Business Secretary Alok Sharma appeared impressed with the cleaning up of the industry, as the government targets Net Zero with his department spearheading the push.

He said: “I think it is a very positive moment, and I think it brings uncertainty to an end. It secures several thousand jobs, 3,200 in the business and in the wider supply chain as well, and the steel users.

“Everyone has worked hard to get this deal over the line and I pay particular tribute to employees and their families. British Steel has incredibly dedicated, strong employees who are highly skilled and who we need.

Secretary of State for Business, Energy and Industrial Strategy, Alok Sharma, speaks to the media during his visit to British Steel, Scunthorpe on the day that the company was taken over by the Jingye Group.
Secretary of State for Business, Energy and Industrial Strategy, Alok Sharma, speaks to the media during his visit to British Steel, Scunthorpe on the day that the company was taken over by the Jingye Group.
(Image: David Haber/scunthorpelive)

“The very good news is Jingye has clearly set out a long term commitment to British Steel and a long term investment plan – in value terms £1.2 billion – and I have sat in discussions we have had with Jingye today and they are very keen to emphasise they are committed to Net Zero and clean growth.”

He made it clear BEIS was not walking away now the deal had been done, and not immediately able to put a cost on the support to keep it trading in the 10 months it had been in compulsory insolvency.

“We are going to continue to stay in close contact with Jingye Group, and indeed throughout this whole process, my colleagues and officials worked incredibly hard and have been part of the process leading to completion,” he said.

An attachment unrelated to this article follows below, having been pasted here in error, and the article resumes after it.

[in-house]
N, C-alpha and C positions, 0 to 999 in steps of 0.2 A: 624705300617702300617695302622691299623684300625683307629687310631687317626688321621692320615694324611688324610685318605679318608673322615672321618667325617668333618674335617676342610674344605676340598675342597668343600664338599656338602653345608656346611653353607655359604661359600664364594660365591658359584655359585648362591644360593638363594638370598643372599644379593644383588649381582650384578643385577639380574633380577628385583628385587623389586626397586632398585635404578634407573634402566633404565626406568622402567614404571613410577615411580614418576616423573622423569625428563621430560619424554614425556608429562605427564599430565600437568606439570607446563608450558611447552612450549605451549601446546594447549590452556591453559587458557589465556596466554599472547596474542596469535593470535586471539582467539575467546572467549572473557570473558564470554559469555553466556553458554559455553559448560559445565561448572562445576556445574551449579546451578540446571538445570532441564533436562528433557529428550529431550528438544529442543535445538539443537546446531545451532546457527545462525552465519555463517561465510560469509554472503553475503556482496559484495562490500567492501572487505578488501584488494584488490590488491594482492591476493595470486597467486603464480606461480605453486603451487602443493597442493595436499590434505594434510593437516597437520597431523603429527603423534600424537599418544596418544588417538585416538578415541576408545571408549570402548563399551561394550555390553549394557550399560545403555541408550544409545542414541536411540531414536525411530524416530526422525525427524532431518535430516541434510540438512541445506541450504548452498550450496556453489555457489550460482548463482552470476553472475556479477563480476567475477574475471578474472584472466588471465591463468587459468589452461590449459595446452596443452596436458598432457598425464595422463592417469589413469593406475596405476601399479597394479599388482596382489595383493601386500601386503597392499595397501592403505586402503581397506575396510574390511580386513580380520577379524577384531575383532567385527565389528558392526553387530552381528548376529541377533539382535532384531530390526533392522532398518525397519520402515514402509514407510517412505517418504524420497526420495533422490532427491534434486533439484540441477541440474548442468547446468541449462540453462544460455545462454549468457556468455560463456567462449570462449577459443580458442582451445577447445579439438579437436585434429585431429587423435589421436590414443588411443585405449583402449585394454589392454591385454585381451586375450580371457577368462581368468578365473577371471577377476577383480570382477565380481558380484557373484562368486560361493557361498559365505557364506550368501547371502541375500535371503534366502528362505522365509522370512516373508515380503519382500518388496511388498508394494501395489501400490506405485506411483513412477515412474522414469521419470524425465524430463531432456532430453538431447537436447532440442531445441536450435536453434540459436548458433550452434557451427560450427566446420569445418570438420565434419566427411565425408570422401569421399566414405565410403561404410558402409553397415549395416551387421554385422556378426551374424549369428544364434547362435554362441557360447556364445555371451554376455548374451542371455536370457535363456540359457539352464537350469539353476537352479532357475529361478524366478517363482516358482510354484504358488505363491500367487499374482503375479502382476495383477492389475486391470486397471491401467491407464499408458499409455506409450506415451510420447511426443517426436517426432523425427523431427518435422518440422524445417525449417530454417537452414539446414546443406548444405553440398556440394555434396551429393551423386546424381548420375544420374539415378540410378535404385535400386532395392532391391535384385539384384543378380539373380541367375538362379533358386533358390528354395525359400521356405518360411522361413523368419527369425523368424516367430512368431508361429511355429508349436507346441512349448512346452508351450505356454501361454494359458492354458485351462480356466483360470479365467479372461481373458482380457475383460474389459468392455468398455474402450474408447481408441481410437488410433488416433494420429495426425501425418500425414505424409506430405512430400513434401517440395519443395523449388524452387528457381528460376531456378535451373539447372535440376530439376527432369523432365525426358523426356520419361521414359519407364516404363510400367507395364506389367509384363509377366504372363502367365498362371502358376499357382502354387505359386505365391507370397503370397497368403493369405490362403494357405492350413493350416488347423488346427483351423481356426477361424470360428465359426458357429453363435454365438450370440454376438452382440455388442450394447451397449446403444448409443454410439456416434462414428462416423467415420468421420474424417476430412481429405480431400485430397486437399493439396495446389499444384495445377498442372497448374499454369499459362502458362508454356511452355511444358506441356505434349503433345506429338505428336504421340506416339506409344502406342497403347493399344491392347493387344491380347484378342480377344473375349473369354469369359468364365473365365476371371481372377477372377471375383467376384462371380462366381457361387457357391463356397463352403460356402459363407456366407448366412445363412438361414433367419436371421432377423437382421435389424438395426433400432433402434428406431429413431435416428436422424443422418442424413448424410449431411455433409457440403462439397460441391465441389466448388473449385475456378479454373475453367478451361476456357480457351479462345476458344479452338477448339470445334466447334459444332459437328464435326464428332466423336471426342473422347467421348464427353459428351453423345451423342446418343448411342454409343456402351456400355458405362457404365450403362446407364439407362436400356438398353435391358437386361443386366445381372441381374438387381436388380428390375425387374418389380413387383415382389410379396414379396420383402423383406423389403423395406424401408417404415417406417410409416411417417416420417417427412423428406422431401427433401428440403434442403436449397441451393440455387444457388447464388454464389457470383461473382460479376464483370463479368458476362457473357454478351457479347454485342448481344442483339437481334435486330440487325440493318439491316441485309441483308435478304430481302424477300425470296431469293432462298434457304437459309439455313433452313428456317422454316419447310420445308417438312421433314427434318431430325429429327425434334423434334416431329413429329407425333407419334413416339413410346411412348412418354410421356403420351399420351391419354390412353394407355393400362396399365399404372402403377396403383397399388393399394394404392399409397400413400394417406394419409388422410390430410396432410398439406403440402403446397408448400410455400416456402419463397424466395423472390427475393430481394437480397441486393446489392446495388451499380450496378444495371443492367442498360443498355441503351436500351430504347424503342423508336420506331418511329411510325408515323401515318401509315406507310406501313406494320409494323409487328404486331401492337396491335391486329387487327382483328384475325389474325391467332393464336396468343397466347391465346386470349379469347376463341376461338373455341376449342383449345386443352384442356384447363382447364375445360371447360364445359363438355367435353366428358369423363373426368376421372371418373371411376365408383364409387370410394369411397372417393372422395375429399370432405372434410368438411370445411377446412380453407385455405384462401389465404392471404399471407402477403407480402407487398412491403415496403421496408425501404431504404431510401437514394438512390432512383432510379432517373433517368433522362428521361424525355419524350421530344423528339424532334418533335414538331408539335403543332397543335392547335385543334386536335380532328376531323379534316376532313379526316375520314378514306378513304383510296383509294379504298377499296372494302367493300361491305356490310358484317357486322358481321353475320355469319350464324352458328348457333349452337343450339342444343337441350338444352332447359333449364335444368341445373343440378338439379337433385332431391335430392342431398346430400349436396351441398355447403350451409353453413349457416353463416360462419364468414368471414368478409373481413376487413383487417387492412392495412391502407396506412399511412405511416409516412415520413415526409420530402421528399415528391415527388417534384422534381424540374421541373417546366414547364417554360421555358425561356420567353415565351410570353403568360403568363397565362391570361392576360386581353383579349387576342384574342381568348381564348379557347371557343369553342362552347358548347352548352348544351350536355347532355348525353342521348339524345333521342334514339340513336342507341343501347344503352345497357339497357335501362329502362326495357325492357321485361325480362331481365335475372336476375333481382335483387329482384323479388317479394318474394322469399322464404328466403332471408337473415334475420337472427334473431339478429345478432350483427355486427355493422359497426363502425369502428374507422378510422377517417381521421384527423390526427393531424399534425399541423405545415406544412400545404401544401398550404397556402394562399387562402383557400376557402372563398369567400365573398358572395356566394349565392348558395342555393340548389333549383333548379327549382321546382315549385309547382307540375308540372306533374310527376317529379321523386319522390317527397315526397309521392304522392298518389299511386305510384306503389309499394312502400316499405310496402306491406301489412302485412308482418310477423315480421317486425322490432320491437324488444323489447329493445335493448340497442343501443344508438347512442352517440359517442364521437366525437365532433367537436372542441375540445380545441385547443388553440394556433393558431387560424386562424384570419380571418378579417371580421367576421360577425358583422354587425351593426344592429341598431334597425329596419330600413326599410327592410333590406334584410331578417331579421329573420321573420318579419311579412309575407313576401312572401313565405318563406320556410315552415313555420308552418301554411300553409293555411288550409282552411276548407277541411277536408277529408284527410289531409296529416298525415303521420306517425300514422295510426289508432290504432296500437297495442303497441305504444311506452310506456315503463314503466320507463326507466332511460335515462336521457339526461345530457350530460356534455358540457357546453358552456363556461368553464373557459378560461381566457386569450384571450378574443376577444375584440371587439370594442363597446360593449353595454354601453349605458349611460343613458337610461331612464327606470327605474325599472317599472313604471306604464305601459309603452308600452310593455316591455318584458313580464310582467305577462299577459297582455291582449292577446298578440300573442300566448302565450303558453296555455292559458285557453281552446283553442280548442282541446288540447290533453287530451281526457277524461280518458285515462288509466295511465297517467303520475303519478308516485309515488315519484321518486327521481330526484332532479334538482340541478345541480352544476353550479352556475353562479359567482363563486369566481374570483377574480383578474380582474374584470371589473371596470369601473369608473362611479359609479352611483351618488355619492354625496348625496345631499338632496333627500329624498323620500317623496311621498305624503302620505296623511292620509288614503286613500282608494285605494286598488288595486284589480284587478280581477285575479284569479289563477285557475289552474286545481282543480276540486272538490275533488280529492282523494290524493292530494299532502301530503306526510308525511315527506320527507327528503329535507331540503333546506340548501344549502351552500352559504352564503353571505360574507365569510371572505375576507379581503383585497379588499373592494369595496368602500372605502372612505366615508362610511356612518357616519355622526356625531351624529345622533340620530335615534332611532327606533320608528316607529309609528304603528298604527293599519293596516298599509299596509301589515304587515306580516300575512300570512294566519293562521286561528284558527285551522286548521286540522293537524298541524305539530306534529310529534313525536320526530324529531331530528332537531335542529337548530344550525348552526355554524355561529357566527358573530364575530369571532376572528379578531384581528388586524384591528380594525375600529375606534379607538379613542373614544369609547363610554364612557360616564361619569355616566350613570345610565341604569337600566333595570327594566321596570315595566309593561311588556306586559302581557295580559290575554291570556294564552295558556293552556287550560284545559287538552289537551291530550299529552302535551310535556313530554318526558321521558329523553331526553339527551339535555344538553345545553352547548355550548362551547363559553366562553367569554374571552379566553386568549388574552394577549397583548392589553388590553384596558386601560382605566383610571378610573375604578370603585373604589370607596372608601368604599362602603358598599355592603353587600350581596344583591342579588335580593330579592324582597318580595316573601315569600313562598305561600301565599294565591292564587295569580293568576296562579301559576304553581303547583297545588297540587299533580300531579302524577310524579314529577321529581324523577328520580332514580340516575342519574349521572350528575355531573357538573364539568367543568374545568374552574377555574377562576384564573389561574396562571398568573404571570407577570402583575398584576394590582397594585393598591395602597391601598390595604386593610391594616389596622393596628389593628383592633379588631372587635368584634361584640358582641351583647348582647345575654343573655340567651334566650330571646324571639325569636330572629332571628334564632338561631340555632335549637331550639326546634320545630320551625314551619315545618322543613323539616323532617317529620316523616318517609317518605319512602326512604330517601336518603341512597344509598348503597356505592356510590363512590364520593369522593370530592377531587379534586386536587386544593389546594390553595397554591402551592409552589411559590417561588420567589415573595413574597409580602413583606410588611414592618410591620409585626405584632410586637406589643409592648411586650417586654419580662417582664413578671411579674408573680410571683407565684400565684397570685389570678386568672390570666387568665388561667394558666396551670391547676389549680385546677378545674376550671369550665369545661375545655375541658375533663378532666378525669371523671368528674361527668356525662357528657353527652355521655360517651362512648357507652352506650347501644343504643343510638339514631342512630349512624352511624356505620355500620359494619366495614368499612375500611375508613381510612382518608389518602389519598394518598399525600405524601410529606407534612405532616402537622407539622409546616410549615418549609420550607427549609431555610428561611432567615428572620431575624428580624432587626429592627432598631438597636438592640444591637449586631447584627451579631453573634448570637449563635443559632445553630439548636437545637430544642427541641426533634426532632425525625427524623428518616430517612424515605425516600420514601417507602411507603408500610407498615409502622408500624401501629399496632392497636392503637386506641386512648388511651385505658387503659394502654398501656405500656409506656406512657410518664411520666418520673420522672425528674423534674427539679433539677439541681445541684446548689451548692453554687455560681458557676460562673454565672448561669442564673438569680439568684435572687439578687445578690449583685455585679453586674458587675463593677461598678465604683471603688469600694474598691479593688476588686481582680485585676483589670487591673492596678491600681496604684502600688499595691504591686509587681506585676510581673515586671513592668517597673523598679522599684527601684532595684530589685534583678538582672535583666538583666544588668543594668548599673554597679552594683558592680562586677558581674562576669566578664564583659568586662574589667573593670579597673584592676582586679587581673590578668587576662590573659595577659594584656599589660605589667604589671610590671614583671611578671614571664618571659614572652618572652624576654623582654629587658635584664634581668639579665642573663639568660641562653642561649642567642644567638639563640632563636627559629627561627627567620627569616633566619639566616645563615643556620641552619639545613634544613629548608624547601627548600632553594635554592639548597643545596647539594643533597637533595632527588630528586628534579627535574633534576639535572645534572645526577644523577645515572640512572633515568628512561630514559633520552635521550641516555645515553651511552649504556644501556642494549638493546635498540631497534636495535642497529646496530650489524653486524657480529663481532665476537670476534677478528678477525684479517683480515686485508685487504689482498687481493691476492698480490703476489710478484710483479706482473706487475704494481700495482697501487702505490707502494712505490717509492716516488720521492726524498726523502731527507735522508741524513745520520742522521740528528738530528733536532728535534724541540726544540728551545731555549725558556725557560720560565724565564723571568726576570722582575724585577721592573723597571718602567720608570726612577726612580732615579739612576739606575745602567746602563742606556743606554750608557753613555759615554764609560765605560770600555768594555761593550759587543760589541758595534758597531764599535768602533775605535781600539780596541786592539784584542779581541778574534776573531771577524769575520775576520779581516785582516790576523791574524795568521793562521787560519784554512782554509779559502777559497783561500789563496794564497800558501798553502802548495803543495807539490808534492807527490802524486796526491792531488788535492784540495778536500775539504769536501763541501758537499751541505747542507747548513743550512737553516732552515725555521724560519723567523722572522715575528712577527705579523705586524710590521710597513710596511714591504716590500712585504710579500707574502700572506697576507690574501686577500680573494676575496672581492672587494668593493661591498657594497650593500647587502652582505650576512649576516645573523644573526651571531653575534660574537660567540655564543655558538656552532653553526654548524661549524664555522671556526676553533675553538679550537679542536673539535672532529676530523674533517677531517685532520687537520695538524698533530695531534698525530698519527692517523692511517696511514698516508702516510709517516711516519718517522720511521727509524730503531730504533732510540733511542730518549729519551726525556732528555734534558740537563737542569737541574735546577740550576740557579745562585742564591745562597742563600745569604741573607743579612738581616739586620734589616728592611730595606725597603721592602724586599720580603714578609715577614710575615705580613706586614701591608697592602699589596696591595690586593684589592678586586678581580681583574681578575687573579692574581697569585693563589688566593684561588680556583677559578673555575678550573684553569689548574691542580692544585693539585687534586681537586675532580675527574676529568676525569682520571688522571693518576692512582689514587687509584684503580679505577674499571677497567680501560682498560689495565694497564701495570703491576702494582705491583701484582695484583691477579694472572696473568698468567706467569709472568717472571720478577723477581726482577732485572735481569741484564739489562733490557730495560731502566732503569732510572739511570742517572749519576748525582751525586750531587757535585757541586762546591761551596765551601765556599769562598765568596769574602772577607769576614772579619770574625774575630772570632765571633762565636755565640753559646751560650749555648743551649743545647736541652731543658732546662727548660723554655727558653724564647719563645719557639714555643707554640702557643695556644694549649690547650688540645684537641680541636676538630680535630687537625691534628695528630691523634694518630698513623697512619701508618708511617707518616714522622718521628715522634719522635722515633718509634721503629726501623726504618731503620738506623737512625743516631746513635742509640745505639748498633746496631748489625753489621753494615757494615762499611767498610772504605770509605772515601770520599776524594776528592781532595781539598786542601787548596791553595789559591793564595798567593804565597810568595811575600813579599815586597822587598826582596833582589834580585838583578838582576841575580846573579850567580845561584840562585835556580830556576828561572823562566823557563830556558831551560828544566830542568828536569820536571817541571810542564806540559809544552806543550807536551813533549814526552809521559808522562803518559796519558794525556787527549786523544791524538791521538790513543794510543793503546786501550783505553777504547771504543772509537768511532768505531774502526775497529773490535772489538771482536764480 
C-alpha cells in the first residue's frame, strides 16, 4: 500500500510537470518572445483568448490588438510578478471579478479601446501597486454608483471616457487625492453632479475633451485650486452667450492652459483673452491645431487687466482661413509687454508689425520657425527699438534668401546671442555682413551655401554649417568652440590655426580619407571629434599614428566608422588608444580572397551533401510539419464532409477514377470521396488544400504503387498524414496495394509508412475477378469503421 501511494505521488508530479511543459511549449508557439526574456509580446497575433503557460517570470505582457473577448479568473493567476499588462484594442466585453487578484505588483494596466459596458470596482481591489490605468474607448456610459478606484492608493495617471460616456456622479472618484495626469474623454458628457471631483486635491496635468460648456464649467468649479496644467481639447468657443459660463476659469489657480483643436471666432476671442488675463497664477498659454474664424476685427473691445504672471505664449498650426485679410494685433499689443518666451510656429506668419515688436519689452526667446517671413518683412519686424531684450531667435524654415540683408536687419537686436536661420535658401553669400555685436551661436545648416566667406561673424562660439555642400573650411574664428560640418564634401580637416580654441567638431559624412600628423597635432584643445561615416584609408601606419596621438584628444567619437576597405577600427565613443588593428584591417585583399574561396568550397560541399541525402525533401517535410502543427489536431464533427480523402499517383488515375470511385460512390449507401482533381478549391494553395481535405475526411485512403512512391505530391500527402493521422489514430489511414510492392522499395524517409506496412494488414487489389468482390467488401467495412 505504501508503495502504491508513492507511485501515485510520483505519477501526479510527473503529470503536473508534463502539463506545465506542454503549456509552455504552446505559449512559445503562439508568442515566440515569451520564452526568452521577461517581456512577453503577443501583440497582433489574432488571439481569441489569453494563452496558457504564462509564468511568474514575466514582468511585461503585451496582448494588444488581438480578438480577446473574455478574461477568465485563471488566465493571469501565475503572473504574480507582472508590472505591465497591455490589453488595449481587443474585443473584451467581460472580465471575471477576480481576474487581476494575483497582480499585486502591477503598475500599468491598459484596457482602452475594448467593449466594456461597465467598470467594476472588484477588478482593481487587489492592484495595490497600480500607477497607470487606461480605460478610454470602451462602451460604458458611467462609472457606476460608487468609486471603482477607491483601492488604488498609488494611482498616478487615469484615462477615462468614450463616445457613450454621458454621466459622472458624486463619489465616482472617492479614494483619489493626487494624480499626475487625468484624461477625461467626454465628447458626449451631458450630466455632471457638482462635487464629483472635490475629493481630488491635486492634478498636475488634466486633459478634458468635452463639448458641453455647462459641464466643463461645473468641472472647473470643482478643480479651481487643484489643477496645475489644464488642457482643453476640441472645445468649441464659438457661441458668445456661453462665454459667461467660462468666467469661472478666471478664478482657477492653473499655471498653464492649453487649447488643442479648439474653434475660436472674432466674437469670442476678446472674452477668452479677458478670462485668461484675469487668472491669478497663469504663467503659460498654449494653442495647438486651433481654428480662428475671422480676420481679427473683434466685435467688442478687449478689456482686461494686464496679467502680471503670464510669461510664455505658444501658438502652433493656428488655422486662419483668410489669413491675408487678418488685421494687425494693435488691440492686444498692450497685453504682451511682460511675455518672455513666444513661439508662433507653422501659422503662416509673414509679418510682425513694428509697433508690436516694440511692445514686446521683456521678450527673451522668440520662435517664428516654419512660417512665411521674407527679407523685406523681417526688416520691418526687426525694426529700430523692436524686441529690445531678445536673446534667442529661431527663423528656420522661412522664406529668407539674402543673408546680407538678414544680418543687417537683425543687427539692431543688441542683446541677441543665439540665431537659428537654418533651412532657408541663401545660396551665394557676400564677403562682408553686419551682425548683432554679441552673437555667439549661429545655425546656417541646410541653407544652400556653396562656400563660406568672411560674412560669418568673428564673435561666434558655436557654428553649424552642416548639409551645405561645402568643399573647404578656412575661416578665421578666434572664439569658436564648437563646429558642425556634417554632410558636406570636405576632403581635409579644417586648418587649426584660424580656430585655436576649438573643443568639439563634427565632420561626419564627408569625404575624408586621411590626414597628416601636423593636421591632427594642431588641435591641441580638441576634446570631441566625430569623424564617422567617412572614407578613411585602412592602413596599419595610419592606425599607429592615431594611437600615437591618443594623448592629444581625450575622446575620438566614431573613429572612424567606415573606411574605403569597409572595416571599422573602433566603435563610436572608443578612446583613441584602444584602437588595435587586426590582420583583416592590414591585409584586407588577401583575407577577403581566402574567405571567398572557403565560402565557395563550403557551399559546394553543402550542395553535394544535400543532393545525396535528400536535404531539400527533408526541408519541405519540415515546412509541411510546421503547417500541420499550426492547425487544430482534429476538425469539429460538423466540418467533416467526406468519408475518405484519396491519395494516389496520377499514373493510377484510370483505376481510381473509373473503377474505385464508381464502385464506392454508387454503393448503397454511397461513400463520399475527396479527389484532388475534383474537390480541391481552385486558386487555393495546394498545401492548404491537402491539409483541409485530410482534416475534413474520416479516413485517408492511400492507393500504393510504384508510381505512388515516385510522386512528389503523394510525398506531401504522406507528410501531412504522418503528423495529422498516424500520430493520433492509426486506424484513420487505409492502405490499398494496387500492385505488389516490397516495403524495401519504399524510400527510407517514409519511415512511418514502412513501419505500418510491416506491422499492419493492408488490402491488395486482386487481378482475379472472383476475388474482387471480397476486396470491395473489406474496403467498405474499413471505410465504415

“The new employer has said very publicly this is a long term commitment to British Steel, which is very good news, and while it is positive news it has been tinged with some sadness because some colleagues here are not being taken forward, and some have worked for 20-odd years. That is very sad to hear and we persevere with the support, and I can say the government is doing everything it can.  

“The Prime Minister was very keen that we provide the support we have done, and he and the rest of Government absolutely welcome this new chapter.

“I think this deal is a vote of confidence in the UK and the UK steel industry. There is a long term plan here, and there is no doubt we have world-class products being produced in British Steel, and a world-class workforce as well.”

Secretary of State for Business, Energy and Industrial Strategy Alok Sharma speaks to the media during his visit to British steel, Scunthorpe on the day that the company was taken over by the Jingye Group.
Secretary of State for Business, Energy and Industrial Strategy Alok Sharma speaks to the media during his visit to British steel, Scunthorpe on the day that the company was taken over by the Jingye Group.
(Image: David Haber/scunthorpelive)

The completion – with all bar the French rail facility included, and work on that ongoing with the relevant authorities – comes after a torturous 10 months which saw a period of exclusive due diligence with a Turkish firm expire without offer.

Cllr Rob Waltham, leader of North Lincolnshire Council, said; “It has been long overdue. First of all we are able to secure 3,200 jobs, plus there is the announcement of £1.2 billion capital in a site, which is long-needed investment, and will bring a crucial boost to the local economy.

“We have to be more confident this time. This is a steel producer taking over a steel producer and what we like about that is it is not just a capital investment. They want to make steel and truly internationalise the British Steel product, taking it to international markets.

“We know we build premier products, now they can be pushed to larger markets. British Steel will be the name it trades on, with high profile premium products in a wider market.”